Challenge,  On Writing,  publishing

Zero-Sum Game

Publishing is NOT a Zero-Sum Game

A zero-sum game comes out of game theory and basically means that when one person wins, another must lose.

Writing and publishing does not work that way. There is not a finite number of readers who can read one book a year or a finite number of readers who read fifty books a year and everything in between.

And readers come into genres, read for a while, and then go away, or new readers every year are grown and others die. A niche explodes, a niche dies. Nature process of reader’s tastes.

No one book in the history of the world has reached every reader.

So one of the reasons I try to help writers with craft and business is because I believe that another cliche applies. A rising tide floats all boats.

The better the craft of a storyteller, the more books a quality storyteller can release, the better the expectation of readers for other higher quality stories.

Publishing is just not a zero-sum game. If I put out a novel, that does not mean that some other writer can not. That I published 70 major books and 65 short stories in my 70th year does not mean I hurt 70 other writers.

And that’s where the worry and thinking about AI goes sideways.

Because some writer somewhere dumbs down their books, makes them more boring with AI does not mean they are hurting another writer. Nope, just hurting themselves.

Also, as a few said in the comments on previous posts, thinking AI books will sell or even get through the sales process does not trust readers. (Traditional thinking again.)

Readers spend money for a book, it is dull and boring and sounds like a computer wrote it, that reader will not buy another book from that author. So the market will take care of them just as it always does over the centuries with those wanting to take shortcuts.

Kill the thinking that writing and publishing is a zero-sum game and work to help other writers and support them. That way we all win.


  • S. H. Miah

    A big reason why those writing gurus push the idea of high advertising budgets is precisely because they think no one can find their books in the sea of competition.

    But it’s not really competition at all. J. K. Rowling’s success probably created millions of new fantasy fans that will move onto other books in the genre.

    Her success is a win for everybody!

    • dwsmith

      Yup, no competition in anything in writing. Granted, sometimes in things like Writers of the Future there are limited slots to fill, but it is still not competition, it is one editor’s tastes (and in the case of Writers of the Future) the luck getting through a bunch of judges. Never a competition in writing. That’s why writers help each other.

      You don’t think Brandon’s fantastic Kickstarter didn’t help all writers, you haven’t been paying attention. So I agree, S.H., no competition. But I don’t think competition drives writers to spend huge amounts on advertising. I think it is two factors. One they do not believe in their own book and two they are in a hurry.

      • C.E. Petit

        It’s also worth remembering some things that the publishing industries desperately try to pretend don’t exist: Conflicts of interest and tunnel vision. Consider, for a moment, just how many “publishing gurus” (indie or commercial, and whichever segment of/role in publishing their guru status arises from) obtained the capital base they used to support themselves as authors/gurus before the consulting money and speaking fees started rolling in. Consider, for a moment, that the commercial sales model hasn’t changed since 1968 — despite changes in marketing, sales channels, reader profiles, product characteristics, etc. Conversely, consider the number of indie authors still obsessed with decoding how many sales another author’s sales rank at the ‘zon means were sold, and who think there are only a few influential places to get new-book publicity (not coincidentally, that all require payment).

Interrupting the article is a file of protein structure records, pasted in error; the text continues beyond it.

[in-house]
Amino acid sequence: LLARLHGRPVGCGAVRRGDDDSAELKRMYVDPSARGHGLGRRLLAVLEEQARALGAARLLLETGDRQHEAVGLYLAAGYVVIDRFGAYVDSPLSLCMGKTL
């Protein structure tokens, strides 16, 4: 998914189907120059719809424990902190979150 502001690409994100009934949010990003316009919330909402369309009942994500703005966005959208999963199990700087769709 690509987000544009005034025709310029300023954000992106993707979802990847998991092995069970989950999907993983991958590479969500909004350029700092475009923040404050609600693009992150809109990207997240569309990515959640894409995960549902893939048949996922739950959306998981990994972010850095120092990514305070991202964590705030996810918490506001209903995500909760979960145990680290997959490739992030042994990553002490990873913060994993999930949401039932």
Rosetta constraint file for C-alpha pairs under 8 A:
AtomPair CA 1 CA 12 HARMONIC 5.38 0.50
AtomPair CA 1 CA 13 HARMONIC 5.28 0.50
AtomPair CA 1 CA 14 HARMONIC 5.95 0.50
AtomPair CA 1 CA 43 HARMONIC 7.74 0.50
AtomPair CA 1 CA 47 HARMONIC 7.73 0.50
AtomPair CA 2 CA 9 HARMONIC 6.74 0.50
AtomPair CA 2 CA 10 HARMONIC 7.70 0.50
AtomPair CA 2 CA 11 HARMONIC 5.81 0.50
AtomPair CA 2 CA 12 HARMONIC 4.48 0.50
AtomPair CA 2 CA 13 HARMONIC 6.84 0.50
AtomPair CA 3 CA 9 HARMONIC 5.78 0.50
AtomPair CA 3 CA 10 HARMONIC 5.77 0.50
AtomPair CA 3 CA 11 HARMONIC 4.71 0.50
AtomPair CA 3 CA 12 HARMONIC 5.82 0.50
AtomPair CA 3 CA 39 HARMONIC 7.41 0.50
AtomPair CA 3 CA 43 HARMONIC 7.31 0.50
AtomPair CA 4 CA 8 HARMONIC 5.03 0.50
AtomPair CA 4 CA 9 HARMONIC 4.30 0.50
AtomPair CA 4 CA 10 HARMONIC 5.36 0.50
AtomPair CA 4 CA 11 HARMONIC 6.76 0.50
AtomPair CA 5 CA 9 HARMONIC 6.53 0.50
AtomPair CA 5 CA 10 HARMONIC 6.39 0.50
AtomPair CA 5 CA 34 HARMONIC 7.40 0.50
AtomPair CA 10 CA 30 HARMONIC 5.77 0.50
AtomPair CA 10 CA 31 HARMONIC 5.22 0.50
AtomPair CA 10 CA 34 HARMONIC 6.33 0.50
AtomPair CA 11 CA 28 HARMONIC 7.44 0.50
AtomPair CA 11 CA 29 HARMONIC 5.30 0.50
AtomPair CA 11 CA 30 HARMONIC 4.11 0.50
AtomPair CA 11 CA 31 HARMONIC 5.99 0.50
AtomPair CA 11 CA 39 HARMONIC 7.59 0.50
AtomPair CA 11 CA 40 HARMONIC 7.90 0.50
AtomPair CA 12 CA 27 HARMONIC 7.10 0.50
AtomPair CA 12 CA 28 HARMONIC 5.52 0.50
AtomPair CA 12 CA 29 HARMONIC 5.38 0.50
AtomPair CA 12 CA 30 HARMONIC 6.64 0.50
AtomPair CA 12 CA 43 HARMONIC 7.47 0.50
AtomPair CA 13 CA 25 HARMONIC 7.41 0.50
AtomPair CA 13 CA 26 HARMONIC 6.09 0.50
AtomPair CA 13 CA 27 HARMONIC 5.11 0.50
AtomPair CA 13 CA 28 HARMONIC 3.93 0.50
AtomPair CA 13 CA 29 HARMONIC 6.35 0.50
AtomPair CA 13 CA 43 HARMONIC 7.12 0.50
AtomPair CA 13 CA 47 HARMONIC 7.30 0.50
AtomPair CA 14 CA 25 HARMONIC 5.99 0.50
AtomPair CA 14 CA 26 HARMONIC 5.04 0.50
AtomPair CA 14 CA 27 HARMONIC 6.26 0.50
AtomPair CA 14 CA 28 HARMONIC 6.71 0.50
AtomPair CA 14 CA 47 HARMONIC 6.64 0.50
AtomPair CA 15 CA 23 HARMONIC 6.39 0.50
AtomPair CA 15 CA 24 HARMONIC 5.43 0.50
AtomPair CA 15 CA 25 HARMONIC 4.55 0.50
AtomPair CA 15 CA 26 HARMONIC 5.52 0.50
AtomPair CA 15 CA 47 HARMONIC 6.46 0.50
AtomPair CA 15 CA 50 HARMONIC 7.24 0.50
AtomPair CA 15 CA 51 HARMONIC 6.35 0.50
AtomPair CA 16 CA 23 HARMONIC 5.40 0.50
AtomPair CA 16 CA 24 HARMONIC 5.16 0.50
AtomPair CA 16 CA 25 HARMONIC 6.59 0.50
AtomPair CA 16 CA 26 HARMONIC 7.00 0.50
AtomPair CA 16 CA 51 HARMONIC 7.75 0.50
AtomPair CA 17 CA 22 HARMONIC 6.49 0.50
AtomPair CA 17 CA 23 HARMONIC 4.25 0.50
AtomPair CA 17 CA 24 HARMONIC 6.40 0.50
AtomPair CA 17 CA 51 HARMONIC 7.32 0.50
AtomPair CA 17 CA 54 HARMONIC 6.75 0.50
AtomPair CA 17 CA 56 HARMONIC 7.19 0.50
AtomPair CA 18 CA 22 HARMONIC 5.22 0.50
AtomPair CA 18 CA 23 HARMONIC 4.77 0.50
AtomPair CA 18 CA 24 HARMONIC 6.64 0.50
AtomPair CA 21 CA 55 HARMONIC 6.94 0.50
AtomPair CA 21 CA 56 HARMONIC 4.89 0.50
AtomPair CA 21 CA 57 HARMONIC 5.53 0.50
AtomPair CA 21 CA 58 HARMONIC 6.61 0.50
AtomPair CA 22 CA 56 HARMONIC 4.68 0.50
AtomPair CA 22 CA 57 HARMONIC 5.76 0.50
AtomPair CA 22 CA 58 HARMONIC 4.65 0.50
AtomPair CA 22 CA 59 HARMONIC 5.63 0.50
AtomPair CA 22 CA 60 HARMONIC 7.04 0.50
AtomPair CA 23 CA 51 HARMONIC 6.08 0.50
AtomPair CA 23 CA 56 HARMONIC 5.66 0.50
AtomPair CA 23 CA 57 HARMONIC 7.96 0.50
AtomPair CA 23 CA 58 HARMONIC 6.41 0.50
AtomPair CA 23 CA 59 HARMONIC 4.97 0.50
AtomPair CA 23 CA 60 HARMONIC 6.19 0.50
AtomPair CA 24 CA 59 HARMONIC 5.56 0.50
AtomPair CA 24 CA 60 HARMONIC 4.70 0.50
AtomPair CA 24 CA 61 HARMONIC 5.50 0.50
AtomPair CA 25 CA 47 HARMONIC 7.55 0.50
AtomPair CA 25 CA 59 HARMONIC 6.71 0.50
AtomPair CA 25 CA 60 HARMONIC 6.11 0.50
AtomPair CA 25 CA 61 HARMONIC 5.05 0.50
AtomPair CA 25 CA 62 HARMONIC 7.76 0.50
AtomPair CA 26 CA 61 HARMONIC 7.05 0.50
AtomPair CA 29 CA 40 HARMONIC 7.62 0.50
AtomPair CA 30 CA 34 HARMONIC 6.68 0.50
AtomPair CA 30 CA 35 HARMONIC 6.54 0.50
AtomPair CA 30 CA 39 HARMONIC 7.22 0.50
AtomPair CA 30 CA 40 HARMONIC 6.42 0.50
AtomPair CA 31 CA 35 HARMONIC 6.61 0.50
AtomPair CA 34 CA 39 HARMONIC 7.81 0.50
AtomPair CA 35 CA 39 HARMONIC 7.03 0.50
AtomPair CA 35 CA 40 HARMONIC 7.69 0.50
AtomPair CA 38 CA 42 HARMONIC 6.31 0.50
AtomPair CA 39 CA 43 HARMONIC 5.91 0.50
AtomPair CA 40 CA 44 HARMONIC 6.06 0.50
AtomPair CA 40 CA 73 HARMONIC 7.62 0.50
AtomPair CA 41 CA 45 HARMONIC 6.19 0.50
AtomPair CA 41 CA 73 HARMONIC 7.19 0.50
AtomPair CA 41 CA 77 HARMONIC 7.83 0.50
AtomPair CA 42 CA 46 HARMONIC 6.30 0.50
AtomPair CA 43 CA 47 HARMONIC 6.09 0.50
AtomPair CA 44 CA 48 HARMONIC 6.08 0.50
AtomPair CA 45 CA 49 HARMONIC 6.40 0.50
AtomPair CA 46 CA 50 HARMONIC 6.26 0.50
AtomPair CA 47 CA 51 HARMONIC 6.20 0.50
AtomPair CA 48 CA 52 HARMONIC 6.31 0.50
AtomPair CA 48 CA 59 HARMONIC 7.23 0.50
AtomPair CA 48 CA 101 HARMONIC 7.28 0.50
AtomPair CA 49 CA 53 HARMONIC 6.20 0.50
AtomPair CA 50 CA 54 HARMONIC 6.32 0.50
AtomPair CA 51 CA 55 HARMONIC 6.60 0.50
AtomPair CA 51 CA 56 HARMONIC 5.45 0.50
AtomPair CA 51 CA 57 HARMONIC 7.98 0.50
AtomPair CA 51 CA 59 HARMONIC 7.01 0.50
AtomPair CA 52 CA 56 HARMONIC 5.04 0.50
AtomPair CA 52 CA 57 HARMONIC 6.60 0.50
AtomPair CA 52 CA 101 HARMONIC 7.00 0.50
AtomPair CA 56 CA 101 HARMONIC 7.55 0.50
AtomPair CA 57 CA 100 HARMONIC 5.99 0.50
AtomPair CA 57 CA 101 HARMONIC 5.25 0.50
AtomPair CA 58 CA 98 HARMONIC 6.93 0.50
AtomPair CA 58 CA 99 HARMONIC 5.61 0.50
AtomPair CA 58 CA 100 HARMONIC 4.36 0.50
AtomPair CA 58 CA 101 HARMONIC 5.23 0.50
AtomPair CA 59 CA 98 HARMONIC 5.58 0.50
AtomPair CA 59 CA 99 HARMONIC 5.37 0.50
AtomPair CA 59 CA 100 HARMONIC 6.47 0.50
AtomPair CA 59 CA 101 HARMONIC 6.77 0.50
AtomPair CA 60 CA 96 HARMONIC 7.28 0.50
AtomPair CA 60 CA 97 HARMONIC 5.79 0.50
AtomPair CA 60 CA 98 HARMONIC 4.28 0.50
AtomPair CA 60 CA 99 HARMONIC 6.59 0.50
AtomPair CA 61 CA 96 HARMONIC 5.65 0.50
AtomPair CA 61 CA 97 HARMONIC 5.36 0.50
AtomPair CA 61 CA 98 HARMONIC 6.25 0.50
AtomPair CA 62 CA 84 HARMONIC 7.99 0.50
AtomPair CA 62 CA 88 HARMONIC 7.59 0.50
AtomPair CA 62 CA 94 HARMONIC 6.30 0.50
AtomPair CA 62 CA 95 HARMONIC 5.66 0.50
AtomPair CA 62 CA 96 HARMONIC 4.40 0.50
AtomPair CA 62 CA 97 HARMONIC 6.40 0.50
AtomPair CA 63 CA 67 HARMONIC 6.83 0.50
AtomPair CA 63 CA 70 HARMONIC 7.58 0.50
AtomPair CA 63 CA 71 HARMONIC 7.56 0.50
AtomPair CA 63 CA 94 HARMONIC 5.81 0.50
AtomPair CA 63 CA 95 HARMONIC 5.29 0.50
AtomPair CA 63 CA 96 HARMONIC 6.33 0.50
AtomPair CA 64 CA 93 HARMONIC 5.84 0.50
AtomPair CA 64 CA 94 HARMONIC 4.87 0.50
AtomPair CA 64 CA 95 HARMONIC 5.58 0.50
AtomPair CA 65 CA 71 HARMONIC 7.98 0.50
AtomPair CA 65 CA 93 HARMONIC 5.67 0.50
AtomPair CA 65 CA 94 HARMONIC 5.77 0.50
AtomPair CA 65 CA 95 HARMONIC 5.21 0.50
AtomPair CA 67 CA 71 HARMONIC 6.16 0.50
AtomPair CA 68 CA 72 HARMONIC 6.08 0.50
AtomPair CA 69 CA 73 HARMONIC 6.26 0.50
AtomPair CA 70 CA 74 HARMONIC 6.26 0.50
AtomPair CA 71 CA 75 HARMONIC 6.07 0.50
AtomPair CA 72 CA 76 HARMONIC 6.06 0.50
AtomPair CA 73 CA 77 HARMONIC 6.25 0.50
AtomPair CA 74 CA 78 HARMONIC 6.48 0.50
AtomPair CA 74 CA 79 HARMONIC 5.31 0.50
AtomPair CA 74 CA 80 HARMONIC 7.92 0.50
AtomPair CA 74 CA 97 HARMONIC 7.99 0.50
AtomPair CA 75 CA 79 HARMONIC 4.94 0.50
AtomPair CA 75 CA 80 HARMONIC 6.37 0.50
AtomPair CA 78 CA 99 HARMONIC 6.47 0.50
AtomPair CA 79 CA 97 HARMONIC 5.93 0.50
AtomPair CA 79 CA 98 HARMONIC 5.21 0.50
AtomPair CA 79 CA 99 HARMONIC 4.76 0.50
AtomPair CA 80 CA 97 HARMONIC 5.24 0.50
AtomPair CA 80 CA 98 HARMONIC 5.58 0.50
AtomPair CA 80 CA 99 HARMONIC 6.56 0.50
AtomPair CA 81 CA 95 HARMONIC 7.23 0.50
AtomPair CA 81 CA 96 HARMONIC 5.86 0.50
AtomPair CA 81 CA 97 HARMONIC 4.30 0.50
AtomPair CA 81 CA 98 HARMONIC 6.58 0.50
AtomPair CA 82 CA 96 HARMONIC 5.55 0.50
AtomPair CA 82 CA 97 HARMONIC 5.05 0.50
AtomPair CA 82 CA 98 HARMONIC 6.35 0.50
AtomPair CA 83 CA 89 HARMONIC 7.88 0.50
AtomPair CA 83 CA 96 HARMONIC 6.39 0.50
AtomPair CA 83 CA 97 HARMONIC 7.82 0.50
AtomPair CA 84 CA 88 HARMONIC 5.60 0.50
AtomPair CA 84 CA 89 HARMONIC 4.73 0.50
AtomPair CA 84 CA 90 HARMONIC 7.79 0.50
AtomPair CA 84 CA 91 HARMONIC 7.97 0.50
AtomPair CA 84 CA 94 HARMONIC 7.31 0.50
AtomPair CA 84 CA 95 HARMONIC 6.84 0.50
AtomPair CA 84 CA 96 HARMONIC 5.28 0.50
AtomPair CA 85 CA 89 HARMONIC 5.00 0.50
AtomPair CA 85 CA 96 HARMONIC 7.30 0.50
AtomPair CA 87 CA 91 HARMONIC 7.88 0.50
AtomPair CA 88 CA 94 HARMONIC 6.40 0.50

And the less said about vanity-press scam-publicity operations, the better.

        Rule of thumb: If someone has a Secret Process and you can’t understand either how it works or the relationship between the cost to you and the predictable benefits to you, either learn more or run away. (Every victim of Bernie Madoff, and every investor in Theranos, did neither.) And as you learn more, keep asking yourself “why is this process secret?”

      • Annemarie Nikolaus

        I think, mostly they are in a hurry. We see that, as they complain after a year or two that they consider to stop writing, because so far they didn’t make it. Though they should have, because they spent so much – time and money – in marketing … I then think, their bottom line would have be the same, hadn’t they burdoned themselves with all that marketing stuff.

  • Philip

    Thanks for weighing in on this. All the usual suspects are heralding AI as the indie savior. I suspect in another 1-2 years you’ll be adding a new Myth to the list.

    As a reader, I have zero interest in a soulless book written by a half-finished robot. Ray Bradbury is rolling in his grave.

  • Brady

    I attended a songwriting workshop once that John Mayer did. A student asked him about market saturation and worrying if there was “room” for his music. John said “when was the last time you heard someone wish there was LESS good music in the world? Just write your songs and make them as good as you can and don’t worry about it.” Same applies to books and stories I think.